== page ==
Connectors provide the interface between Enterprise Messaging Gateway and other systems and applications. For example, one connector can connect to an operator’s SMSC and another connector can accept incoming messages via HTTP. Each connector can be available in one or more instances. The core functionality of EMG is to route messages from one connector to another.

When testing EMG or running benchmarks it can be useful to route message from an outgoing EMG connector to an incoming connector in the same server. We call this short-circuiting connectors.

Connector types

A connector can be one of two types: Incoming or outgoing. An incoming connector accepts incoming connections and an outgoing connector initiates connections. Please note however that whether a connector is incoming or outgoing does not tell anything about the direction of flow of the messages on the connector. Messages can be received on an outgoing connection, for example when connecting to a Nokia SMSC.

Both incoming and outgoing connectors can exist in 0 or more instances. However, normally an outgoing connector only needs one instance while an incoming connector needs several instances in order to be able to serve several simultaneous connections.

Connector modes

Connectors can be defined to be transmit-only, receive-only or both transmit and receive. This is not the same as incoming vs outgoing. For example when connecting to a SMSC an outgoing connector can poll for messages, which will then be received.

The connector mode is specified using the MODE keyword. By default connectors can both transmit and receive messages. Incoming messages on a transmit-only connector will be rejected.

In SMPP 3.3 however, sessions will be used either for transmit or receive depending on the bind operation used. This means that in order to be able to both send and receive messages at least two connectors must be defined.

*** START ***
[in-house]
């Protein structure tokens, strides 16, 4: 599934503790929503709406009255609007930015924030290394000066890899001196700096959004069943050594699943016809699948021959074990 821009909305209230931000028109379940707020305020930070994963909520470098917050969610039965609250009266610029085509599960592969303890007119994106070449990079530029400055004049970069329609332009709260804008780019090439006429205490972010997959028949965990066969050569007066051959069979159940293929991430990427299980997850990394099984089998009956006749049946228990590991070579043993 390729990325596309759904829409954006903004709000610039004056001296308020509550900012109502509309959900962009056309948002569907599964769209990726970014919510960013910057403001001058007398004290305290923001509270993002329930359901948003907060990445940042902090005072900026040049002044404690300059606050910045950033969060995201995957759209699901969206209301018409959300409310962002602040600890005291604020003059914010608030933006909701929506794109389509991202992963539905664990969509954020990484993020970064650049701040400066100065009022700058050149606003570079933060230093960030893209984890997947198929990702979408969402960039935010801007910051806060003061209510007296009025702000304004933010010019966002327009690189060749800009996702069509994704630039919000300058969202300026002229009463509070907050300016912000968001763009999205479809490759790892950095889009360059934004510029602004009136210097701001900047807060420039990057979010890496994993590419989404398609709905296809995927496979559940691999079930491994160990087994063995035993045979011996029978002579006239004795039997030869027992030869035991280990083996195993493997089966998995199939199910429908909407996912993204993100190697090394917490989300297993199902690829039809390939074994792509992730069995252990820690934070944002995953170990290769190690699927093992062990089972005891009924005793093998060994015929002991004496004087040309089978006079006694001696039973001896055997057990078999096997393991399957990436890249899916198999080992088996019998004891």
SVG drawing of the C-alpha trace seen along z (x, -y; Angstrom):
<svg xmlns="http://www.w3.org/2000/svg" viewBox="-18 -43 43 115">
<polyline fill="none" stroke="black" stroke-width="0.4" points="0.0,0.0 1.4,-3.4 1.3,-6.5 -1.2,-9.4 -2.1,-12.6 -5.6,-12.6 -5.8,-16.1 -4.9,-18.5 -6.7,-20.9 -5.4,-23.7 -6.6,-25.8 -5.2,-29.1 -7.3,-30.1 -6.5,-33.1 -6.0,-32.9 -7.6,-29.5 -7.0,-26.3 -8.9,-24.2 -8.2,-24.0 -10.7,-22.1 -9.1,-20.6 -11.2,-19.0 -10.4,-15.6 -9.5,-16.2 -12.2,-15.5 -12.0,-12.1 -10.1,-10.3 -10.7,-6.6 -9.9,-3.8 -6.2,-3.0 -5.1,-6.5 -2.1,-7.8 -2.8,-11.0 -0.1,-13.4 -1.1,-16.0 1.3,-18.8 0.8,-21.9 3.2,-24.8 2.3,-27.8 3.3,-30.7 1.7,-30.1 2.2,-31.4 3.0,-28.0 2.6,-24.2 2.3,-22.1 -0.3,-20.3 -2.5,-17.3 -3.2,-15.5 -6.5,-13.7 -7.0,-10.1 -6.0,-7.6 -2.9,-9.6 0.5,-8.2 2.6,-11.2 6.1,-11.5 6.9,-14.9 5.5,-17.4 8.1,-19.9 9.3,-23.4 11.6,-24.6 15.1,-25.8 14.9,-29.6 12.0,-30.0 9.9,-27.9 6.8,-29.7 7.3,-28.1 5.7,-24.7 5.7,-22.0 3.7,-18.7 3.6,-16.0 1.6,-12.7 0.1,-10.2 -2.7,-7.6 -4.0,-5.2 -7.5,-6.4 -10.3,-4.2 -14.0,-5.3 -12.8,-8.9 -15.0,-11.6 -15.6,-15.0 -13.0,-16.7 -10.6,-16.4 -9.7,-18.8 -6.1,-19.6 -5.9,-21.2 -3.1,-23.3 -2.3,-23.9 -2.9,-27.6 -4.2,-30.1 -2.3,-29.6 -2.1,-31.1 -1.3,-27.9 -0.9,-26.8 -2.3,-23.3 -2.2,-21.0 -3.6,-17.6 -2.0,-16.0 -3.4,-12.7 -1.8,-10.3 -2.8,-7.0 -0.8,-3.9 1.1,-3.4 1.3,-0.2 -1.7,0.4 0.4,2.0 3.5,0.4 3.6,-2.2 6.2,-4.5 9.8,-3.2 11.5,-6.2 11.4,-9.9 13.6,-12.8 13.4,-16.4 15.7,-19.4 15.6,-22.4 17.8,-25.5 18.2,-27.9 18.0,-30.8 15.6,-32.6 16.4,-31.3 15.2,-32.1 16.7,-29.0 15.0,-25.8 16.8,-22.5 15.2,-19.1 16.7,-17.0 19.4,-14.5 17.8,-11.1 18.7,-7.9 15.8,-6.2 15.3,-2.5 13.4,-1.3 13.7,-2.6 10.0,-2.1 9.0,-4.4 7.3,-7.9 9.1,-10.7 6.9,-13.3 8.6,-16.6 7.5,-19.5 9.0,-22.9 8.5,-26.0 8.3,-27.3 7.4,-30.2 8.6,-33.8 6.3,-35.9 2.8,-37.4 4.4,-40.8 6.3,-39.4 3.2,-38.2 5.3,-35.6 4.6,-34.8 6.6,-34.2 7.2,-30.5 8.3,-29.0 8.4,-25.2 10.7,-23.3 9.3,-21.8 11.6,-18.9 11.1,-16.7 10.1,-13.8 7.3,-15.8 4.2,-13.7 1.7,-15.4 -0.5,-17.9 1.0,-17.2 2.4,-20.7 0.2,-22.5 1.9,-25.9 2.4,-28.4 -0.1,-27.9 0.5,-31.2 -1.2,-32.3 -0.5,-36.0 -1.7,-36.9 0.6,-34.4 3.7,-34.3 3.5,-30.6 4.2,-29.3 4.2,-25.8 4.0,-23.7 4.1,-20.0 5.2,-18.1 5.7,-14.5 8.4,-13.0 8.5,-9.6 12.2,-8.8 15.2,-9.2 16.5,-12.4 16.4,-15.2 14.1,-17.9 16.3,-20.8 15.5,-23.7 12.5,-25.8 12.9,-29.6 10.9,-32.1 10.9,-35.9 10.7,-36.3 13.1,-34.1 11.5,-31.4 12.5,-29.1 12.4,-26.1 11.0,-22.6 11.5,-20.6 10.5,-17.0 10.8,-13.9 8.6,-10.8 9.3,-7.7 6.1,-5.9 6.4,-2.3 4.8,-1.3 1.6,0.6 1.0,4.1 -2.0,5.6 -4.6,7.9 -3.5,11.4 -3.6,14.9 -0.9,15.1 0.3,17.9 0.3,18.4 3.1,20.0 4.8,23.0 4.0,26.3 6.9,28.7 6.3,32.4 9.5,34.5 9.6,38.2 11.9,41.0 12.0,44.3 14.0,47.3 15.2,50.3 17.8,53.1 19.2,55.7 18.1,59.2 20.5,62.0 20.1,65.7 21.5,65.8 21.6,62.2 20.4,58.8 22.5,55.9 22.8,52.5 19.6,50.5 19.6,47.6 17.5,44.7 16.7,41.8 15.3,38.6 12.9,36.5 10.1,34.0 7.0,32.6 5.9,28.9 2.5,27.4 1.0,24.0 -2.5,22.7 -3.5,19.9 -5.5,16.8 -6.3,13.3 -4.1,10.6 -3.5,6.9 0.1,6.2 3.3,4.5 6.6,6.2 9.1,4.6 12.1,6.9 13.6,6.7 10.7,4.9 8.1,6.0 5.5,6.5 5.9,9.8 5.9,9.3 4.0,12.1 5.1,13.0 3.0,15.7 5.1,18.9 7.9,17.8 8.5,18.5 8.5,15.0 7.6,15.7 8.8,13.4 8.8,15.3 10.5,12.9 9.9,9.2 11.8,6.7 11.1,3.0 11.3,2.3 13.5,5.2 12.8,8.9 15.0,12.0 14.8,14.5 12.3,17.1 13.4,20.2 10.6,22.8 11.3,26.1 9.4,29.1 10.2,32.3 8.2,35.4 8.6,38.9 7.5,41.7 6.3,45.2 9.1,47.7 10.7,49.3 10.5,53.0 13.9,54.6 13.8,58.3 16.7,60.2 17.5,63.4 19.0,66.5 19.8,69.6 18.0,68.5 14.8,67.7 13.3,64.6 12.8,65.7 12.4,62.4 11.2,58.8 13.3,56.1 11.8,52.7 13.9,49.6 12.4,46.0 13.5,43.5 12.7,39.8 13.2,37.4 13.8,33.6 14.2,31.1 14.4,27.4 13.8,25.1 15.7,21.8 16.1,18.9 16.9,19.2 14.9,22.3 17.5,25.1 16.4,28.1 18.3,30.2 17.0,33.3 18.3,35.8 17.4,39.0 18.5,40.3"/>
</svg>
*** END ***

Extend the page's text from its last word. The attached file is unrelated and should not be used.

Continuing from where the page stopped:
Static vs non-static

An outgoing connector can be defined as static using the STATIC keyword. This indicates that the connector should connect to the remote entity immediately even if there are no messages to send. The connector will still respect any idle timeout specified. If IDLETIMEOUT is set to a non-zero value the connector will disconnect after being idle the specified number of seconds and the immediately reconnect since it is configured as static.

Usually you would use IDLETIMEOUT=90 and set KEEPALIVE to a slightly lower value, for example 60 (seconds). This will keep the connection open by sending keepalive operations periodically to ensure the connection up.

Connector states

A connector can be in exactly one of the following states at a specific time:

IDLEConnector is just created or has been dynamically disconnected. Static connectors should never be in this state during normal operation.
CONNECTEDConnector is connected to remote endpoint but has not been authenticated.